Is it really appropriate for web designers to use tools like Photoshop or Fireworks when designing websites that have to adapt to a variety of screen sizes?
It was a superb conference; I learnt so much and got to hang out with some amazingly talented people.
Unsurprisingly, the one theme that ran through the entire event was responsive design and the fact that we have no idea how people are viewing our sites.
Of course this has always been the case, but as Jeremy Keith pointed out, as web designers we have participated in a consensual hallucination that somehow we could define the users viewing experience. We did this by agreeing we would design for a fixed screen size or a certain set of browsers.
But with the explosion of devices capable of accessing the web, it is becoming harder than ever to maintain that hallucination. Mobile phones, TVs, games consoles, tablets and even fridges can view web pages.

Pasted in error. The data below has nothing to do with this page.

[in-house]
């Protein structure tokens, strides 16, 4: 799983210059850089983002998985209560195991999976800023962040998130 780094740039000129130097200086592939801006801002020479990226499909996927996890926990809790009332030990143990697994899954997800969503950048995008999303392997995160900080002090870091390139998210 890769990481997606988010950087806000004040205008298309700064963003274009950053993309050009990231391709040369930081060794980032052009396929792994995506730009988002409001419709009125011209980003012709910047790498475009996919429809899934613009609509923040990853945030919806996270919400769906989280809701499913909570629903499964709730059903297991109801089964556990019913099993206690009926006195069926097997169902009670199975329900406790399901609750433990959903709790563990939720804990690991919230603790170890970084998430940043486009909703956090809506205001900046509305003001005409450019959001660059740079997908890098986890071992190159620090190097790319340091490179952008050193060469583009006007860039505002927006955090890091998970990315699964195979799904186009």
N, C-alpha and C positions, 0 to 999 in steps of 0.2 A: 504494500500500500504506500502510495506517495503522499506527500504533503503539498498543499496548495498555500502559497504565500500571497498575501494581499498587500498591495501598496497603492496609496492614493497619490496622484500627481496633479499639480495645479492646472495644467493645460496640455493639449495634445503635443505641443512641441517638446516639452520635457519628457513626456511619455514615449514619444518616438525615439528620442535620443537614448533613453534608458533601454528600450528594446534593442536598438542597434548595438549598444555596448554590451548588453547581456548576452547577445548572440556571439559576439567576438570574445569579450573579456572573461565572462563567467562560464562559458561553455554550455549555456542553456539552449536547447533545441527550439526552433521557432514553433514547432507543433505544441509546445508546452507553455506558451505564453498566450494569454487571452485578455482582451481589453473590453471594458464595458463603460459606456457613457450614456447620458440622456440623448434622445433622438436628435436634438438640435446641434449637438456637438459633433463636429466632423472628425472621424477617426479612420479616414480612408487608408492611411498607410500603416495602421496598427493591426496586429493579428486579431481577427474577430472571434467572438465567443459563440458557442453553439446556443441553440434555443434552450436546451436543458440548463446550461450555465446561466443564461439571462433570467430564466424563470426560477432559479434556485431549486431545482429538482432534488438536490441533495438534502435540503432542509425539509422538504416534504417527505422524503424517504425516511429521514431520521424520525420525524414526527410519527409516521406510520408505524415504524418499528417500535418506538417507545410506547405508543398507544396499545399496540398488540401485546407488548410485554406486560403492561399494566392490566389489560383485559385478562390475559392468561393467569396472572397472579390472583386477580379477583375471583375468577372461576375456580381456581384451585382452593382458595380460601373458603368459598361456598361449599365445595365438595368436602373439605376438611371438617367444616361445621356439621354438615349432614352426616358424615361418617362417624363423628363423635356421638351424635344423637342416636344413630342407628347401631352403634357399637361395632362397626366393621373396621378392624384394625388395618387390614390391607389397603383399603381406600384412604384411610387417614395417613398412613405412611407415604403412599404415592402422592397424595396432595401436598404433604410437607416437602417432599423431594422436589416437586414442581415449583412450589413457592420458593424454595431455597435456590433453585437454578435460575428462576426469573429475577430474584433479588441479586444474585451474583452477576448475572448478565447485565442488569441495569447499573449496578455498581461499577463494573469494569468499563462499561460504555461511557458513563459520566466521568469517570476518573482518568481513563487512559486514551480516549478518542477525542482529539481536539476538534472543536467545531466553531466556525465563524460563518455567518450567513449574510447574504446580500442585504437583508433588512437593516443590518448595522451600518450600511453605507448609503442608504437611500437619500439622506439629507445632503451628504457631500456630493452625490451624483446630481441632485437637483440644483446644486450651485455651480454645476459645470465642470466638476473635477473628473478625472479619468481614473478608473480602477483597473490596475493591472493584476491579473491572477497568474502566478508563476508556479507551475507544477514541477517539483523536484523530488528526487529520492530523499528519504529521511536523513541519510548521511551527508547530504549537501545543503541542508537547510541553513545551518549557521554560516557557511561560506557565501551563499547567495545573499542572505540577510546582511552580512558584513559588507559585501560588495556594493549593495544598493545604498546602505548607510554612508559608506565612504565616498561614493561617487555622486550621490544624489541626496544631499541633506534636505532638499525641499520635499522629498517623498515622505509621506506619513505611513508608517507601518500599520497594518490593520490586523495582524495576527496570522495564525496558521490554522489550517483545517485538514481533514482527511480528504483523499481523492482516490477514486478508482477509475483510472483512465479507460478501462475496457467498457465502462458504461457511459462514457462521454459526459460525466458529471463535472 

This obviously has a huge number of consequences. The one that really jumped out at me is just how inappropriate it is now to design websites using tools like Photoshop or Fireworks.
After all the first thing you do in these tools is set a canvas size. However, we don’t know the canvas size the user will be viewing. The web has no ‘edges’.
Also, tools like this make it so much harder to demonstrate interaction or things like progressive enhancement.
For a long time I resisted this change. However, I adopted the approach while working on the Headscape site and found it incredibly liberating.
Admittedly I had no client to please on that project. However, I am not sure that doing design comps in a tool like Photoshop, makes implementing client changes any easier.
I find myself struggling to identify a good reason to do anything but design in the browser. Perhaps you could help me. If you can think of a good reason to keep going with Photoshop style design comps, let me know in the comments. I am honestly interested.
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